3D-printed gearboxes are always an interesting design challenge, especially if you want to make them compact. ZeroBacklash created a little strain wave gearbox (harmonic drive) for when you want to trade speed for torque on NEMA 17 stepper motors.
Strain wave gears work by deforming a stationary flexible spline into an ellipse so the teeth engage the internal teeth of the output spline. Add a couple of extra teeth on the output side, and you get a high-reduction gearbox with fewer parts and reduced volume than equivalent spur gearing. Keeping the flexible spline stationery is achieved by making half of it engage with a stationary spline with the same number of teeth.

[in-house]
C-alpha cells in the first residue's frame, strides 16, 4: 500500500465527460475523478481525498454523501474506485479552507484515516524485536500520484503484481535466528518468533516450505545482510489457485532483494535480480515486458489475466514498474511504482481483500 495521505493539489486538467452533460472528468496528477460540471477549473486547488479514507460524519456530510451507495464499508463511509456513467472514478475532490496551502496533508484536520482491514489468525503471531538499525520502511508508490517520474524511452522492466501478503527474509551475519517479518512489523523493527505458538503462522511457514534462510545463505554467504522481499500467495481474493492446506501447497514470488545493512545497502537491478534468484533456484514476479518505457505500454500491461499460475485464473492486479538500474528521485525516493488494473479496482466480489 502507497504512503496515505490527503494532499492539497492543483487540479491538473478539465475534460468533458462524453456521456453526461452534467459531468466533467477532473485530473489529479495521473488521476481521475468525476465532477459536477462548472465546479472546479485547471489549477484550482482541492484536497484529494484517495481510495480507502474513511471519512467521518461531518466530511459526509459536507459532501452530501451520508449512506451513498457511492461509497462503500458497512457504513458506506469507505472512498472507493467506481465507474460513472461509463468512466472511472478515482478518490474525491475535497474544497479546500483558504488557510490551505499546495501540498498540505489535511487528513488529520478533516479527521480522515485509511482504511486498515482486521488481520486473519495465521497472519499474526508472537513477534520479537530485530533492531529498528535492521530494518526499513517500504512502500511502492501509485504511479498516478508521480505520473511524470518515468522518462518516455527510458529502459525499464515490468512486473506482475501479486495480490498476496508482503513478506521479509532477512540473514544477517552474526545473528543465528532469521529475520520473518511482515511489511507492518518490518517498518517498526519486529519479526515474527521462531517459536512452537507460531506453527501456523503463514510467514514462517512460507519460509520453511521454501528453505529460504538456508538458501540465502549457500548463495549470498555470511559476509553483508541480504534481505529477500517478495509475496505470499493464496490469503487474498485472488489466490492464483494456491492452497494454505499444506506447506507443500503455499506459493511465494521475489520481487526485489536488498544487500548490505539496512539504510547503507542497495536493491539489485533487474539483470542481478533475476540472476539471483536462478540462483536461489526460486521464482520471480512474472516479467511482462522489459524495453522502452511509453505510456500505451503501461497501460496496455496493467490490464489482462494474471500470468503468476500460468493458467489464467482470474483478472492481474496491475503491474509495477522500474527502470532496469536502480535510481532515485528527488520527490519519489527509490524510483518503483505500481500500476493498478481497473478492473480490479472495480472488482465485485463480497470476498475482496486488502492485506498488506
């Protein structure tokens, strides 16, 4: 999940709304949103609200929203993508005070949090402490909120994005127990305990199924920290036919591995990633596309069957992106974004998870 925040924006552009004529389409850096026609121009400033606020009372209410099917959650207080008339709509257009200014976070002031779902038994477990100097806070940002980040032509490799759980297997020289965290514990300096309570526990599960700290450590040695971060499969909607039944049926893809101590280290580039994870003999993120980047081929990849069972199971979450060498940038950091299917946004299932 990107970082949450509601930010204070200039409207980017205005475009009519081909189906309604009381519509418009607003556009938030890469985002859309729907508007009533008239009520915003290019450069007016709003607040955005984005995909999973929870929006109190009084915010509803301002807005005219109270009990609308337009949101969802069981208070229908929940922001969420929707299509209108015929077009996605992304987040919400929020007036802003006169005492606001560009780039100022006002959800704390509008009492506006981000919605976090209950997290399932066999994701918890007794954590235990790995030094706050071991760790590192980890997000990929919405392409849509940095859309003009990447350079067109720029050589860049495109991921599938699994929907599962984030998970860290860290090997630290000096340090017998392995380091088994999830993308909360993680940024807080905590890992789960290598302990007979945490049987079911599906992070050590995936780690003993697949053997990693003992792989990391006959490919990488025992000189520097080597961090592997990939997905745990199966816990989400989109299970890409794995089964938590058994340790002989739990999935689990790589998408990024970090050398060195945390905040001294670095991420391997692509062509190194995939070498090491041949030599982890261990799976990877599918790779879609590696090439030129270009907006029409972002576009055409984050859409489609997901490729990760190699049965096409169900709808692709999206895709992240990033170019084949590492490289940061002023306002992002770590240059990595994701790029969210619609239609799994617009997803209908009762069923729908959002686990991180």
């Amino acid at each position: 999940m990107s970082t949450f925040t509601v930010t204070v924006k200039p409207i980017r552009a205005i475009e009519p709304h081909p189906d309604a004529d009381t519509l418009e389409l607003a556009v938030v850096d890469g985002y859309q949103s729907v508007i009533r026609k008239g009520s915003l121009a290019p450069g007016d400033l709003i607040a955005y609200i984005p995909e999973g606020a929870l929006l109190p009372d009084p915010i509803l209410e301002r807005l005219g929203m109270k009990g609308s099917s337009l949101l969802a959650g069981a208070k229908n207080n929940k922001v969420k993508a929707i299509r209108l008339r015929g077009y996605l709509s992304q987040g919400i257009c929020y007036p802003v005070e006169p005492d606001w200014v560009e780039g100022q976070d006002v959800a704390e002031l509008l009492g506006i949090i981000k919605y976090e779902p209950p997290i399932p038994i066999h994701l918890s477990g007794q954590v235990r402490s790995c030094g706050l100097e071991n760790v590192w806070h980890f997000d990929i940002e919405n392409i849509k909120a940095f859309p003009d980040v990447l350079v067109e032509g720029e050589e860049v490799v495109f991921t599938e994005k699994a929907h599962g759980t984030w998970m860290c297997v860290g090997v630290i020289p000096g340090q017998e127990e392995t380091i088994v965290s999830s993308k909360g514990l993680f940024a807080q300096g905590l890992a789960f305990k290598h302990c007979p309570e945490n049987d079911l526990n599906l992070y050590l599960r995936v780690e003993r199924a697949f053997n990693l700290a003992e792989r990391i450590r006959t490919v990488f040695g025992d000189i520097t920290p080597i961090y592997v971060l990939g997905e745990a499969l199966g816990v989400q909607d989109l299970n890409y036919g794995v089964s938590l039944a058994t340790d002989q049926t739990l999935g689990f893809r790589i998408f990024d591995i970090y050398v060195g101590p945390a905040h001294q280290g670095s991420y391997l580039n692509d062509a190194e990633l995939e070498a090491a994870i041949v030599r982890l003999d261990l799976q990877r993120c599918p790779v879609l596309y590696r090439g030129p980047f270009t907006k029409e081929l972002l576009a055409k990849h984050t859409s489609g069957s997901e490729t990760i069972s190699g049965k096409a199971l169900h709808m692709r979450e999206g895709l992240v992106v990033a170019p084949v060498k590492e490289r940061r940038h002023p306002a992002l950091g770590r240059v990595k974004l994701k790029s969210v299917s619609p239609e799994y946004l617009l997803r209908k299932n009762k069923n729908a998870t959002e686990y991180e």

In this case, there are 60 teeth on the input side and 62 on the output, giving a gear ratio of 30:1. The flexible spline is deformed using a set of bearing balls and an elliptical plug on the shaft of the motor. It makes for a compact design that matches the frontal size of the stepper motor and is only about 27 mm long. ZeroBacklash has not released any design files, but the idea should be simple to replicate.
Read more: 3D Printed Strain Wave Gearbox